This is very definitely exponential growth – and it can (of course!) be represented by the formula

y = abn

where a is the original number of shoots/pairs of leaves, b is the factor (the R number) and n is the number of years.  y is the number of pairs of leaves after n years.

So… for year 4, substituting in the values a = 1, b = 2 and n = 4:

y = abn

y = 1 x 24

y = 16
(as already calculated above)

If you know your maths you’ll already be thinking that these numbers could get very large very quickly after a few more years – and you’d be right.  Think about, say, year 10 for example:

y = 1 x 210

y = 1024

That’s 1024 pairs of leaves at 10 years, all from just one pair at the start.

If the exponential formula y =1 x 2n is plotted as a graph you can see the full effect (formula simplified to y = 2n or, on the graphs below, to y = 2x):

 


The left hand graph shows the exponential growth shooting off the scale at about 1400 leaf pairs at about 11 years.  The right hand one is zoomed out showing it going off the scale again, this time at 150000 leaf pairs at just over 17 years.   That’s a lot of leaves.

And that number is extremely important if you think of mistletoe as a pathogen.  Each mistletoe leaf transpires water in a different, more reckless, way than the host tree’s leaves.  The more mistletoe leaves there are the more water-stressed the host becomes.  Doubling each year doubles that impact.  So it can matter quite a lot.  One of the key needs when managing excess mistletoe is simply to cut off the leaves – which, in theory at least, can reduce water stress very effectively.

But how real is all this – this is just a very simple mathematical model – albeit based on observed growth patterns. What happens in reality?  Is it better or worse?

Well it depends – on whether the mistletoe is managed, how high it is the tree and how wind-damaged it gets (branches break off very easily), whether it is cut for Christmas, whether it gets diseased (mistletoe gets diseases too) and whether leaves are grazed or damaged by birds or invertebrates.  So the number is likely to be less in reality.  (Except, of course, for the instances when a shoot produces 4 shoots and 4 pairs of leaves – but that’s another story…)

Still with me?  Good, there’s a little way to go yet….

So far this has been about one mistletoe plant – but the real virus comparison should be with mistletoe spread and new infections…  Either on other branches of the same tree or to adjoining trees.

And for this exactly the same maths applies – since spread is all to do with how many seeds mistletoe produces, and that relates to how many berries develop, which relates to how many flowers and so how many flower buds.  And the flower buds are between the pairs of leaves.  So it is absolutely the same maths – each pair of leaves has one set of flower buds.  And so each pair of leaves has a direct relationship with the number of berries and seeds produced.  The seeds are the mistletoe’s equivalent of the virus.  And, with 3 -5 flowers per bud and so 3-5 berries/seeds per bud, it is a lot of seeds.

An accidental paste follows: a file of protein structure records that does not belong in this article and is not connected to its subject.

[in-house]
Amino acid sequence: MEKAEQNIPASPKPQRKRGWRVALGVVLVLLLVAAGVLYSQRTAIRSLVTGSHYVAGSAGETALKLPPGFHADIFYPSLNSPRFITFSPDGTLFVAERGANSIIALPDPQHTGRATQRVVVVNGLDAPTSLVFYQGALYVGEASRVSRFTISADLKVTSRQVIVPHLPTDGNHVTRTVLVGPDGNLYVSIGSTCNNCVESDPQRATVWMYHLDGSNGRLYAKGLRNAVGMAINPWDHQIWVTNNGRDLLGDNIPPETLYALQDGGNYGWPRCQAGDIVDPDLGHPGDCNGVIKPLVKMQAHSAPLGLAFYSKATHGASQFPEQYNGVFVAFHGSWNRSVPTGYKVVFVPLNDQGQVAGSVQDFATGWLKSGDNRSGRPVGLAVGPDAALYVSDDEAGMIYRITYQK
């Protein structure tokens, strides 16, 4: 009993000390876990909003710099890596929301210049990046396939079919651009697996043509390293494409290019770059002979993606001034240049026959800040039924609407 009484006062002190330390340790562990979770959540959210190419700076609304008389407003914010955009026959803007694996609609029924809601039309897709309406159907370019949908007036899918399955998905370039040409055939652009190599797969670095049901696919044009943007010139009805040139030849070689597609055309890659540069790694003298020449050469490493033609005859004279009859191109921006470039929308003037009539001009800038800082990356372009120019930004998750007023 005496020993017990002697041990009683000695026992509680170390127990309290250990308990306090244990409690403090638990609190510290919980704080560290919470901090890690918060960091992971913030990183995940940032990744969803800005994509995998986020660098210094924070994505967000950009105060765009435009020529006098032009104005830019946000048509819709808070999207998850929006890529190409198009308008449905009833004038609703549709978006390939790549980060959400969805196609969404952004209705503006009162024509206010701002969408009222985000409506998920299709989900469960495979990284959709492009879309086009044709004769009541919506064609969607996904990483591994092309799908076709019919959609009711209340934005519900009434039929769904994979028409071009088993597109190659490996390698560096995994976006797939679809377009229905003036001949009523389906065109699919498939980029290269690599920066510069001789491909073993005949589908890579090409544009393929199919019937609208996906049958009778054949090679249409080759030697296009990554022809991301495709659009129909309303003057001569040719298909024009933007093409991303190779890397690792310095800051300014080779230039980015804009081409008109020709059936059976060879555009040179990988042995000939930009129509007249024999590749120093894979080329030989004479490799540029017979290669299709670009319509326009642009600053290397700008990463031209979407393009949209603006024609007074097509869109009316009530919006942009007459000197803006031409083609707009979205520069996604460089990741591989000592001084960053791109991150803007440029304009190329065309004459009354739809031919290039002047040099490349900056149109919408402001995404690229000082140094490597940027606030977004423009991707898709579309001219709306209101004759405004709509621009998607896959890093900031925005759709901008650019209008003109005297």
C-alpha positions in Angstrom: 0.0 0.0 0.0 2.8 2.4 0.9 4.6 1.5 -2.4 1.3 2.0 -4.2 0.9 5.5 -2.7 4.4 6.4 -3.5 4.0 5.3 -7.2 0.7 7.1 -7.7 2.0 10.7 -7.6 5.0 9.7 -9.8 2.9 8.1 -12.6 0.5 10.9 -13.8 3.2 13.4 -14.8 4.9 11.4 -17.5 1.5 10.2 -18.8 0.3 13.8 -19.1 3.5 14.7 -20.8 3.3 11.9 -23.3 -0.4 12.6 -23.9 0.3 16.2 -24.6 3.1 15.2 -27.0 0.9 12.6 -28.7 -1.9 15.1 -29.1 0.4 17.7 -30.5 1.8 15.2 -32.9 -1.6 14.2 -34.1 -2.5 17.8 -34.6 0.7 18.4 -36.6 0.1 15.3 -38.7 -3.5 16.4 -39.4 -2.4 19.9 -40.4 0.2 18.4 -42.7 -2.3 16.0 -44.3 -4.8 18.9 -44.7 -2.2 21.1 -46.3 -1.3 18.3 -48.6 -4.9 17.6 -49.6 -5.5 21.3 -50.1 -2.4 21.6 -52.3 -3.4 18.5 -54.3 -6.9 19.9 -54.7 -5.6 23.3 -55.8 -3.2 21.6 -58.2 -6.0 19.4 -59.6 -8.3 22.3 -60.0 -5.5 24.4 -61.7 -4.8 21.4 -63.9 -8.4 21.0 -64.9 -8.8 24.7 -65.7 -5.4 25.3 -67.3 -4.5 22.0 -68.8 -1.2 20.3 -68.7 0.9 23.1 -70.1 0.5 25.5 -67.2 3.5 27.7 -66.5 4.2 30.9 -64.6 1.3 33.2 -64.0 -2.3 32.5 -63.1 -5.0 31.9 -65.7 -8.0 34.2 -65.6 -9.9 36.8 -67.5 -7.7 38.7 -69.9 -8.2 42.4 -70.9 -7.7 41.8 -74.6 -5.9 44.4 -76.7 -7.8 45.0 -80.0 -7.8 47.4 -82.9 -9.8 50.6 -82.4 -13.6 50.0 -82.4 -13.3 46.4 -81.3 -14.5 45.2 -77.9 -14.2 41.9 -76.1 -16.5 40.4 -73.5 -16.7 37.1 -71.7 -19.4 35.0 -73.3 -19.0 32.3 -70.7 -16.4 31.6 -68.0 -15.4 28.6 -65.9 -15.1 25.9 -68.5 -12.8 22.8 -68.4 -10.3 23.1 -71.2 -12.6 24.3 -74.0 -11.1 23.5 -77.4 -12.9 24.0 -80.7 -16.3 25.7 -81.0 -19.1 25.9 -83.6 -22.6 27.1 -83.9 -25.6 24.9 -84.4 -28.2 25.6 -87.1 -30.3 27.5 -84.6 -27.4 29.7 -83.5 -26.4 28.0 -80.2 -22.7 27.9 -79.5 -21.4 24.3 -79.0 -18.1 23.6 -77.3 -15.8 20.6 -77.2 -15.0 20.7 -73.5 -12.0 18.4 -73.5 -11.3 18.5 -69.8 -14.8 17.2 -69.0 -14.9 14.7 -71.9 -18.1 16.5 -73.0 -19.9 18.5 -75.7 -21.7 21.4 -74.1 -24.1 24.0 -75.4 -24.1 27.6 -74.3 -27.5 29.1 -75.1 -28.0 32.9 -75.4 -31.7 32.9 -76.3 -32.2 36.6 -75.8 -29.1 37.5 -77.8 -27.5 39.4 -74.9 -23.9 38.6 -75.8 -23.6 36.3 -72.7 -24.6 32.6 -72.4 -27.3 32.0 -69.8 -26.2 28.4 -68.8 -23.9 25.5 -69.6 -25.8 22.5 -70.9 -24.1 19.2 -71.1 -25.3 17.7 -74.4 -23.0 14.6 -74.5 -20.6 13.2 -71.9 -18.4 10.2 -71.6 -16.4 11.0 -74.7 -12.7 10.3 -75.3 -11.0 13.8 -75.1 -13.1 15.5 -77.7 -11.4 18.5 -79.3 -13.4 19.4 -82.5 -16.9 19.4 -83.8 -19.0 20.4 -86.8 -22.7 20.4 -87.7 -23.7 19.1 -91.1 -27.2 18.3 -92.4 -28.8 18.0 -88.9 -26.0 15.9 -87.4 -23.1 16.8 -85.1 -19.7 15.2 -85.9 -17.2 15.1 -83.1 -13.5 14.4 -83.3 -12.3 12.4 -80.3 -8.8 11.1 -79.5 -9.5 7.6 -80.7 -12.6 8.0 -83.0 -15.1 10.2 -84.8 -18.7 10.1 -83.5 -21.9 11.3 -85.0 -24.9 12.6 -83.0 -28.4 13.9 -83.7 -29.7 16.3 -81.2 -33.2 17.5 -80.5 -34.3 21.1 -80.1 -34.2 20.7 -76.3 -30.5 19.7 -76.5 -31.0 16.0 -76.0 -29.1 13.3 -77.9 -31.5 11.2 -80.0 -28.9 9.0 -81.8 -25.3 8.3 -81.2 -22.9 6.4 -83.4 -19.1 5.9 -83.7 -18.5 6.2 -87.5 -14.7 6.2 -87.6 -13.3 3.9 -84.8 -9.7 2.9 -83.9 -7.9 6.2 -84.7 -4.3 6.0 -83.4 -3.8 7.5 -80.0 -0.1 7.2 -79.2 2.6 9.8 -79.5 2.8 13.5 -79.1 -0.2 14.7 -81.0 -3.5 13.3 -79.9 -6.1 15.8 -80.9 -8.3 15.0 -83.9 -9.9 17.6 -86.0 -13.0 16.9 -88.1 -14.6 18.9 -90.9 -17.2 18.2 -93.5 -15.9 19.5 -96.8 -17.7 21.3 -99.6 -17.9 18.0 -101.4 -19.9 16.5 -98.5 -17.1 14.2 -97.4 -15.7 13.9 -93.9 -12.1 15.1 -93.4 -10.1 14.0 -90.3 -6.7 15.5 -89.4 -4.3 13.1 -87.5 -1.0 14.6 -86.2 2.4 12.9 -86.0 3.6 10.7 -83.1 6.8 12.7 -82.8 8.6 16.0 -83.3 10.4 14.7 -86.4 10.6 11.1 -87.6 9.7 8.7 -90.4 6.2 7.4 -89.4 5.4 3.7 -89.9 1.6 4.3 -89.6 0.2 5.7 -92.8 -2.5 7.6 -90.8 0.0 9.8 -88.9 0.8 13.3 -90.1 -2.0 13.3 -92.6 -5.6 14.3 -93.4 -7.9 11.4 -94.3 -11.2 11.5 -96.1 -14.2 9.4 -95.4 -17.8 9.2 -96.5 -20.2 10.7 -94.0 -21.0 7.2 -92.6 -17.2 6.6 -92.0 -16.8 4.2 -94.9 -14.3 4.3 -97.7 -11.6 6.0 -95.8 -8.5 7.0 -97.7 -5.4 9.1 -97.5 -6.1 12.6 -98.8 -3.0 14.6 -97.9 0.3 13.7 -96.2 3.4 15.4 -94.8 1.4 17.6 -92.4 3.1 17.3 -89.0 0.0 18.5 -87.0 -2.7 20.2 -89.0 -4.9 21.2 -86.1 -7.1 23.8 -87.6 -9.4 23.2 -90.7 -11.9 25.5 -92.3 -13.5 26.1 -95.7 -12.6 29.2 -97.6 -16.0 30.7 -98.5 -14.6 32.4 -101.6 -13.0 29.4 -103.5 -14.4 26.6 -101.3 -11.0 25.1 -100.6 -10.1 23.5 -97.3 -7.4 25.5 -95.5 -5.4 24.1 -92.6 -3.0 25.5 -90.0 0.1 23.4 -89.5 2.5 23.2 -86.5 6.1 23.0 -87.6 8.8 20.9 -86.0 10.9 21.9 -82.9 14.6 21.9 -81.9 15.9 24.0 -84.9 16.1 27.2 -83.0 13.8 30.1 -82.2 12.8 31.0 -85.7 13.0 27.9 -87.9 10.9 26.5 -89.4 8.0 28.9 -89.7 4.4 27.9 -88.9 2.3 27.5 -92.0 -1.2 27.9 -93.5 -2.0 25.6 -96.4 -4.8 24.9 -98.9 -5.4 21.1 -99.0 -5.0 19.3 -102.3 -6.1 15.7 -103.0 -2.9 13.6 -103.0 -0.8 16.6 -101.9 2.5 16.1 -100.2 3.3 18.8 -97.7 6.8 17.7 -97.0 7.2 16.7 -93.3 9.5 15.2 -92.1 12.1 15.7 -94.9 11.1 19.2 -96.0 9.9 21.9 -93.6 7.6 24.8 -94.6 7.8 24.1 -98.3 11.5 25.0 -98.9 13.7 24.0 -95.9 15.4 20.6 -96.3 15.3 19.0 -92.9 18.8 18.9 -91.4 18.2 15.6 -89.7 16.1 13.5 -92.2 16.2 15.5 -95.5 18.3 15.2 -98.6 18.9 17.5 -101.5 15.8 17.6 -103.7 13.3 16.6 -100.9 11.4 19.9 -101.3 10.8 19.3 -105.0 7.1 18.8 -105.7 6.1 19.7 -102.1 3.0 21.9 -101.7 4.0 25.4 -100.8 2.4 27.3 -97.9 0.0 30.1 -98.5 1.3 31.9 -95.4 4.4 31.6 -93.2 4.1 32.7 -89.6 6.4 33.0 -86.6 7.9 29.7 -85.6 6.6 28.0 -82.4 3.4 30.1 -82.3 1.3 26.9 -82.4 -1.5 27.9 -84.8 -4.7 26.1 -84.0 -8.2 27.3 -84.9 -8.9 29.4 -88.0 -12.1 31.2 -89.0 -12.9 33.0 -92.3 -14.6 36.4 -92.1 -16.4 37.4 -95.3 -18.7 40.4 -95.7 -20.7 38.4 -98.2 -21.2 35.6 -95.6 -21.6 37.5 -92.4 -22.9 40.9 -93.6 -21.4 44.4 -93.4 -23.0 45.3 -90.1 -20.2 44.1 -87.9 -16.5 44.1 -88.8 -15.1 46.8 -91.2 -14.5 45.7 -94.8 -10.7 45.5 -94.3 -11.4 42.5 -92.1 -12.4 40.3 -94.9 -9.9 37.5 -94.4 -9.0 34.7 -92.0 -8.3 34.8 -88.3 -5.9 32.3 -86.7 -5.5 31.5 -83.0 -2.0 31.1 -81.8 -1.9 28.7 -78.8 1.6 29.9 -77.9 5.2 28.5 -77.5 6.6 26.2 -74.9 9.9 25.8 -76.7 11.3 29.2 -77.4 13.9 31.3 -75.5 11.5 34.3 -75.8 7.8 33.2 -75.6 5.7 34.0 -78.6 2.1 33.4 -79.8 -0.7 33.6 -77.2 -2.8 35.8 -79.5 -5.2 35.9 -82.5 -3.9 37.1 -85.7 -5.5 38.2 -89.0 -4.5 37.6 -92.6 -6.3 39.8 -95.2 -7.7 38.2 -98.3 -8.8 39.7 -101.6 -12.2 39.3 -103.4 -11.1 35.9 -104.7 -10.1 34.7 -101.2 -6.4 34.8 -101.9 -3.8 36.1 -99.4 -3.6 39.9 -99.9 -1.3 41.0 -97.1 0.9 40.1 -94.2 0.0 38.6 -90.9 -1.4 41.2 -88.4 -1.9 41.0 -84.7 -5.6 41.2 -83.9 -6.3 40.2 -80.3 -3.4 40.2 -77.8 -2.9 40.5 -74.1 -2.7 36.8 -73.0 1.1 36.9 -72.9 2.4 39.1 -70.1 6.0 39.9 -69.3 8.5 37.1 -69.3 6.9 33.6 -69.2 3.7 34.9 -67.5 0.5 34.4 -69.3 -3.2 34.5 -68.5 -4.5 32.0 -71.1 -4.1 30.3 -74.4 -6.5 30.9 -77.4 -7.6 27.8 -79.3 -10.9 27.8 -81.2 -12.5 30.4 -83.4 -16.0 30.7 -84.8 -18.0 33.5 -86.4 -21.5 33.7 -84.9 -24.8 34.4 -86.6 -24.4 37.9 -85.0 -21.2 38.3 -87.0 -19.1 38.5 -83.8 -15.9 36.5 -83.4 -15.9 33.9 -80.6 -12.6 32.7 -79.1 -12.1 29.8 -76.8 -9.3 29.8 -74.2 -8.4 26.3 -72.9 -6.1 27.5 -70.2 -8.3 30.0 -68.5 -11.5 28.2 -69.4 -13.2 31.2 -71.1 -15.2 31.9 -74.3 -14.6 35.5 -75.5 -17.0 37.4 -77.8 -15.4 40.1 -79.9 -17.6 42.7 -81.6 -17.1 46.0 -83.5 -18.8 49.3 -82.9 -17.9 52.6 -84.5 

So… the number of seeds, in this simple model, increase in the same ways as the leaf pairs.  Numbers way off the scale after only a decade or so.  Which would suggest mistletoe might spread very fast – with all those seeds.

Except that it doesn’t – it spreads very slowly.

Perhaps the model is even less like reality for the seeds?  There are certainly many extra factors to consider – some positive factors some negative.  On the positive side (more seeds) there is the factor of the overlooked flowers – it is a simplification to say flowers are only between the leaf pairs – there are usually many in the stem axils immediately below the leaf pairs too – so the model is under-estimating the potential of flowers/berries/seeds, possibly by quite a big factor.

On the negative side (fewer seeds, or fewer effective seeds) the first, most obvious issue is whether the flowers are pollinated or not –  if not then they won’t form berries and so won’t produce seeds.  And since they rely on insect pollination in February and March – which can be a challenge in cold years – pollination can be variable.

Another obvious factor is considering how many seeds, however perfectly produced, will ever get a chance to germinate on a tree branch – and this very much depends on how well they are spread by birds – and by which birds.  Mistletoe is not liked by most and even those which do eat the berries often only take them in small numbers if other berries are plentiful.  So the seeds may not get spread, or not spread efficiently.   See, for example, these berries, photographed (left) this morning, which are still attached to the parent plant – the seeds in these will never get a chance to grow now.

So, numbers of flower buds doesn’t equal number of berries and number of berries/seeds produced does not equate to numbers of infections.

Nonetheless there is still a massive increase in berry production as a female mistletoe plant matures – and so the older the mistletoe is the more likely it is that there will be spread to adjoining branches or trees.  As regular mistletoe blog readers will know there are also some interesting changes in how mistletoe is spread, larger numbers of overwintering Blackcap birds meaning more efficient spread tree to tree.  Fascinating stuff – and difficult to quantify.

Meanwhile, if you’re growing mistletoe in your garden and are worried by any of the above don’t be (unless you have masses left unmanaged for decades!).  Small to medium mistletoe growths are not a problem and will only become one if left unmanaged, just like most other garden plants.  Look after your mistletoe and, once it’s 10 years old or so, prune it back now and then to adjust that ‘R’ number to a level that’s right for you.